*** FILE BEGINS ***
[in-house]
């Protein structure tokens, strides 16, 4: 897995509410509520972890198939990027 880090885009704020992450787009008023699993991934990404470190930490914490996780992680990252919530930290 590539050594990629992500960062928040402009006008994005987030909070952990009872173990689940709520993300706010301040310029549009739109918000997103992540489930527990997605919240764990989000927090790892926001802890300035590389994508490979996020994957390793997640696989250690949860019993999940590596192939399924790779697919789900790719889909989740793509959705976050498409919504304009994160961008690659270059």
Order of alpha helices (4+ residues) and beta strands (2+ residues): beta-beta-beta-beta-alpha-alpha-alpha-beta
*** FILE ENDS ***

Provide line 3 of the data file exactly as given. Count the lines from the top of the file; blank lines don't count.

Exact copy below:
Order of alpha helices (4+ residues) and beta strands (2+ residues): beta-beta-beta-beta-alpha-alpha-alpha-beta